Sweden’s Riksbank has released the sustainability criteria for its corporate bond purchases as part of the bank’s quantitative easing programme.
The move follows last November’s Executive Board decision to weaken the controversial principle of market neutrality. Instead, the bank adopted norm-based negative screening in which only bonds issued by companies complying with international sustainability standards are eligible for purchase.
That decision came into effect on January 1 2021 and the new criteria describe the background, the underlying legislation and the international norms on which the negative screening is based.
The Riksbank has engaged an external service provider, Sustainalytics, to carry out sustainability assessments based on the principles of a number of international frameworks. These include the UN Global Compact, the OECD Guidelines for Multinational Enterprises, and the UN Guiding Principles on Business and Human Rights.
These international standards span the areas of human rights, labour conditions, environment and anti-corruption and were chosen because they are “well known and universally accepted” and together are “judged to be a good reflection of the state’s core values”.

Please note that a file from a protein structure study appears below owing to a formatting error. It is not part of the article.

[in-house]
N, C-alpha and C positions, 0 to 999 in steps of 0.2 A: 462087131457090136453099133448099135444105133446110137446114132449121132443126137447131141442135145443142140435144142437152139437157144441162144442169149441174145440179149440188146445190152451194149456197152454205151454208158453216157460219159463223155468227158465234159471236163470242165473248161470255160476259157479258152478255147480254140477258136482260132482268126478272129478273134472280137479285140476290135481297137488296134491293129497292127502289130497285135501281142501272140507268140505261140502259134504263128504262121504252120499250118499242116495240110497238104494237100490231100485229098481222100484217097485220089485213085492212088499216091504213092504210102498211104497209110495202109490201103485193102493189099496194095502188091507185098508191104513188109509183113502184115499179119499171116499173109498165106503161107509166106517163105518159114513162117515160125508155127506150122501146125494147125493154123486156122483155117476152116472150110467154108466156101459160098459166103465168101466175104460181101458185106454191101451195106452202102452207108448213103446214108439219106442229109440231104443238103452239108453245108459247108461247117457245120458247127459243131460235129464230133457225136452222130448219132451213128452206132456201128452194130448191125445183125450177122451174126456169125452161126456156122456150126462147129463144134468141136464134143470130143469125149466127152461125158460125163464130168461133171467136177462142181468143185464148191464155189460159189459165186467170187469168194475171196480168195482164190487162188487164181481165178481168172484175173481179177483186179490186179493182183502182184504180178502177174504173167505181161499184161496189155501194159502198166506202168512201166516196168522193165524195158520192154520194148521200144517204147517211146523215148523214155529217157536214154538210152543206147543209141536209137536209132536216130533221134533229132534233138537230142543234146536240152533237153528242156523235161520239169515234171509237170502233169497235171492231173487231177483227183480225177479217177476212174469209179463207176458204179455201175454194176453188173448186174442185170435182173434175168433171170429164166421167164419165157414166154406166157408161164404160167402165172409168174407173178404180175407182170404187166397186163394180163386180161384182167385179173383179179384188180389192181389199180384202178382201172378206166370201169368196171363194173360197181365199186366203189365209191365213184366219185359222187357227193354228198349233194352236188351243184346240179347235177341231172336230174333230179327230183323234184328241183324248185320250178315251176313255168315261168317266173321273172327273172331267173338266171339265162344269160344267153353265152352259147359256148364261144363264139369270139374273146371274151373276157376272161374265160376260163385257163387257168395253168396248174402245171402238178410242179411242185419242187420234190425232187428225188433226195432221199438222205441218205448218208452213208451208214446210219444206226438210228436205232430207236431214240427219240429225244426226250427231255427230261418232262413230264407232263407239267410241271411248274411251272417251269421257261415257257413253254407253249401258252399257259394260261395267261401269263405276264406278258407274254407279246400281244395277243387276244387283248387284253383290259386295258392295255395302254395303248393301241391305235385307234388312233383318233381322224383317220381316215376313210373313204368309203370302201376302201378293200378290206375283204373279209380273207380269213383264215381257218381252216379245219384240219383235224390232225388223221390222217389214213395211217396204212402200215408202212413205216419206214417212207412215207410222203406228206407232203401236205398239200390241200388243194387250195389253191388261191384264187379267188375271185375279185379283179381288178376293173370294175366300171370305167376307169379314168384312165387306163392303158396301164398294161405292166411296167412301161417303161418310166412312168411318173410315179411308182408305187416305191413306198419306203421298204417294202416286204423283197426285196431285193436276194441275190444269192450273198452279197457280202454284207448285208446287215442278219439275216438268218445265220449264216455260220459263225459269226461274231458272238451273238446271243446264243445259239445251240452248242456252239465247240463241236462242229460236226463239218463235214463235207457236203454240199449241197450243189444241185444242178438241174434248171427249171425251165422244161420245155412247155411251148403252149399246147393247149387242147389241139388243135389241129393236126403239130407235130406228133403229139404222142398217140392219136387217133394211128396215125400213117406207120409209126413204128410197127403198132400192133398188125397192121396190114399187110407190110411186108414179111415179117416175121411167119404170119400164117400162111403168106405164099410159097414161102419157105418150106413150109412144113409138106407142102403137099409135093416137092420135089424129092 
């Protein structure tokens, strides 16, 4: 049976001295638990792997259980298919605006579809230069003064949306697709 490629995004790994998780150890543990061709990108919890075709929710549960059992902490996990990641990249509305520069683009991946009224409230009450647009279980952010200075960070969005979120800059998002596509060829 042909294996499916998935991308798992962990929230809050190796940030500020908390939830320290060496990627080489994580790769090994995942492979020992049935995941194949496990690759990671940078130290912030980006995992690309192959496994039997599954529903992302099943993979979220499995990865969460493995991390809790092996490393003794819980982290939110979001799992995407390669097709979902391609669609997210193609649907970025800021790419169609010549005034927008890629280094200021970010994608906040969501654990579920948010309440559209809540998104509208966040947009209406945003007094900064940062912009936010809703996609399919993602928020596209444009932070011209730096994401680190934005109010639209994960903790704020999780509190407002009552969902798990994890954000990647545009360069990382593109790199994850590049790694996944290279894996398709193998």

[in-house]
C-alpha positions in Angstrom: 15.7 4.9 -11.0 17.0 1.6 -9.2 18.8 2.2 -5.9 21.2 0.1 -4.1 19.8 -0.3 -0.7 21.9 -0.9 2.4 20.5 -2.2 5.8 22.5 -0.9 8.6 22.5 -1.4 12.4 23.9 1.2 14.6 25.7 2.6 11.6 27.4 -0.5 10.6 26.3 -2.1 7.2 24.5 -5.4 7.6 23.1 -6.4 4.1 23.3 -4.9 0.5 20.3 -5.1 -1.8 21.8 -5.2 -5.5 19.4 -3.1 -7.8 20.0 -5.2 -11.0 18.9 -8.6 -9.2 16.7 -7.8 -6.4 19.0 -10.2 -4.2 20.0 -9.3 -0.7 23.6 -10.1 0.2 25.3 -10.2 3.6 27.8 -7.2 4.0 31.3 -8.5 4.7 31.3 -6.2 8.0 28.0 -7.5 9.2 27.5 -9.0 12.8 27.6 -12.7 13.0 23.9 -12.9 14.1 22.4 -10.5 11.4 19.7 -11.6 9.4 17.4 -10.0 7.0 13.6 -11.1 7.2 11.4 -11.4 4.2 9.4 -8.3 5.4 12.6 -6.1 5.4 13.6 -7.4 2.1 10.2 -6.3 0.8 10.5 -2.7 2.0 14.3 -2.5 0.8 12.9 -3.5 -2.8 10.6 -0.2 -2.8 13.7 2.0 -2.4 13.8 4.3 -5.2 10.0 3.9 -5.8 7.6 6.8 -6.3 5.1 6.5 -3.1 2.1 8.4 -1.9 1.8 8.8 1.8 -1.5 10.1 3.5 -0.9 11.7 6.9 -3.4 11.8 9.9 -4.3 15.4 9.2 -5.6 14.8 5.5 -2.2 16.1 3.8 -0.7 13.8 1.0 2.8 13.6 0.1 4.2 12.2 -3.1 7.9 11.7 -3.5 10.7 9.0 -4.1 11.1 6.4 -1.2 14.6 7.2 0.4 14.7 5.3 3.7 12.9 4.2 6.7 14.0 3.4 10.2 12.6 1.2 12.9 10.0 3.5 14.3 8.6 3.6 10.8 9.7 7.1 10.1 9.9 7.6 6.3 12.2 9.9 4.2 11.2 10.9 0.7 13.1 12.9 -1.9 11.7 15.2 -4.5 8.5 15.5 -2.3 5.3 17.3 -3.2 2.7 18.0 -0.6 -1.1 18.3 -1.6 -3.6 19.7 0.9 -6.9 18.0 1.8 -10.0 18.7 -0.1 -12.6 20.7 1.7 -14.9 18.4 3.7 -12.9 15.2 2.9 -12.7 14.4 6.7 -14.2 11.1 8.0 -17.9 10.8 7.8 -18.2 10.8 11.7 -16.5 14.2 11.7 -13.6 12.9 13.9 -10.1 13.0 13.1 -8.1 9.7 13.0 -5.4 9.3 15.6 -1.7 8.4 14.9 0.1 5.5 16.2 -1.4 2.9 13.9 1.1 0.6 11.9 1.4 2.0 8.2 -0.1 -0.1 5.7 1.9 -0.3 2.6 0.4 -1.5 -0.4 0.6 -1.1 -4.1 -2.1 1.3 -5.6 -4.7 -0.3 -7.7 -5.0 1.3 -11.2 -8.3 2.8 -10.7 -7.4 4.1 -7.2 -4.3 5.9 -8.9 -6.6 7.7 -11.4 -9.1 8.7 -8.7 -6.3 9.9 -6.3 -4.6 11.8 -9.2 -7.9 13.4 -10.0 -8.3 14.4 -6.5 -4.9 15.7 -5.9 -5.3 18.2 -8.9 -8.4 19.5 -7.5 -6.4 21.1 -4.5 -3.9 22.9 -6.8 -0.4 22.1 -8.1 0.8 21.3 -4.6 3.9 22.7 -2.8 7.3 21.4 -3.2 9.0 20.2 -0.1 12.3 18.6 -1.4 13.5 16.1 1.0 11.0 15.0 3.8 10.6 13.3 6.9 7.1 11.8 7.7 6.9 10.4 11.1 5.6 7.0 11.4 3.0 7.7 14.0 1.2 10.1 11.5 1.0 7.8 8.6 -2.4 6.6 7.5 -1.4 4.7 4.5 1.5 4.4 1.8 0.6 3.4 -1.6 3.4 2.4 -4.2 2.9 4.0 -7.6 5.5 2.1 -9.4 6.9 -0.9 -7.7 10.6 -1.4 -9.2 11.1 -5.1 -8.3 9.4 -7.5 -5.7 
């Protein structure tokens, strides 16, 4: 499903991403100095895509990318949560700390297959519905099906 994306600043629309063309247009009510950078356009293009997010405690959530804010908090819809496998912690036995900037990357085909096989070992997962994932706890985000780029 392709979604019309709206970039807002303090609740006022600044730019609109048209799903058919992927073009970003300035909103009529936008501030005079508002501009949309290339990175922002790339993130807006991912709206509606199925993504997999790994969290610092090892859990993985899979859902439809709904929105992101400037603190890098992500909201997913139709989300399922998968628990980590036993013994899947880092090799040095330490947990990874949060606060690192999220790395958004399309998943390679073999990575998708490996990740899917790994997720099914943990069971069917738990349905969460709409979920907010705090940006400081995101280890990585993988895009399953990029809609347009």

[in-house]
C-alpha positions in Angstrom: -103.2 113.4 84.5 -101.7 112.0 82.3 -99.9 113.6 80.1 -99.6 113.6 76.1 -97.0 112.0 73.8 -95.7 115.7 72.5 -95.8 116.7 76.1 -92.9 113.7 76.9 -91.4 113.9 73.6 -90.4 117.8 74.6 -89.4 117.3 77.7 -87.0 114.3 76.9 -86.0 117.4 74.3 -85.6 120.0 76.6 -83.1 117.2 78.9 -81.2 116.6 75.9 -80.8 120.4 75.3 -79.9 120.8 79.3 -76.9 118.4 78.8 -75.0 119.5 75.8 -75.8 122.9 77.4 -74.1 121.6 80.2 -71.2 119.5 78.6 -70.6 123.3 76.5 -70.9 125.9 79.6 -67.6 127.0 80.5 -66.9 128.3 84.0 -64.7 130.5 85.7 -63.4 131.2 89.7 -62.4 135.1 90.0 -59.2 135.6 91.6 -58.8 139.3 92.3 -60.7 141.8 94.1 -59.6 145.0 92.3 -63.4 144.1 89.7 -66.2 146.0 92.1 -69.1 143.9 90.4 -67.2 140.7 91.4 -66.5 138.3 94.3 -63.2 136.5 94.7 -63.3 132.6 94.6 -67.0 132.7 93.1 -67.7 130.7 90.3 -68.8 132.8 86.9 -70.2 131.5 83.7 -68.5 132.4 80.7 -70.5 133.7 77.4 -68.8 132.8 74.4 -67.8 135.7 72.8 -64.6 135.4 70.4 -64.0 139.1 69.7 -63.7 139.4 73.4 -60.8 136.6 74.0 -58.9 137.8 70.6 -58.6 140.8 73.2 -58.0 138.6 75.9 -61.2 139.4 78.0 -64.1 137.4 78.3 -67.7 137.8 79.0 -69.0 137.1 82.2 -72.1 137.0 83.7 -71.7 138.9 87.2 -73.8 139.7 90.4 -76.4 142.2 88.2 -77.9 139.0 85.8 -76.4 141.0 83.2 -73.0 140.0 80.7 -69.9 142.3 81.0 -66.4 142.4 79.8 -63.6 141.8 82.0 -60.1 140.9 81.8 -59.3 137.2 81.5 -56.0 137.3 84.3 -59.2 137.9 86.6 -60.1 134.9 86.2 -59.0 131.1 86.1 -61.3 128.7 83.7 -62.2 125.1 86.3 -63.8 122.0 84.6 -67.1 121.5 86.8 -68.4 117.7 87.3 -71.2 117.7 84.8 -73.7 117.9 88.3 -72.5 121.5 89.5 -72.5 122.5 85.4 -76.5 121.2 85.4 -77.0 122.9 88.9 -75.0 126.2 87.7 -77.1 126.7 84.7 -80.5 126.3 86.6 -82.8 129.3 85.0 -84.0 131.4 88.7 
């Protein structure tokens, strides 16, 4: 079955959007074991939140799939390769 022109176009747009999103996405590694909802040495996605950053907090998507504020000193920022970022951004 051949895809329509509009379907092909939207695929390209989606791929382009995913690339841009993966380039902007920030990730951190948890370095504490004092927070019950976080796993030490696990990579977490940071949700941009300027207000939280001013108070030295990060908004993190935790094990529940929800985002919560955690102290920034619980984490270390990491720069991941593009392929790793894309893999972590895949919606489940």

The UN Global Compact requires participating companies to “act to attain the UN’s objectives regarding the 2030 agenda and the 17 sustainable development goals,” including climate change. However the Riksbank emphasised that it will make its own assessments based on the Sustainalytics work, and that it is bound by public law principles requiring equality of treatment unless on objective grounds.
In addition, the positive effects of a decision to exclude a company must be in reasonable proportion to the potential damage the measure can cause. Sustainability considerations must also aim to avoid distortion effects on the Swedish corporate bond market. There are many caveats.
The Riksbank’s move towards greening its asset purchases comes amid debate within the European Central Bank (ECB) about greening its own monetary operations as it prepares for the release of its first major strategy review since 2003.
Research has shown a substantial carbon bias in both the ECB’s corporate sector purchase programme and in its collateral framework, and there are growing calls for the bank to actively align its monetary policy operations with the targets of the Paris Agreement.
This page was last updated April 23, 2021
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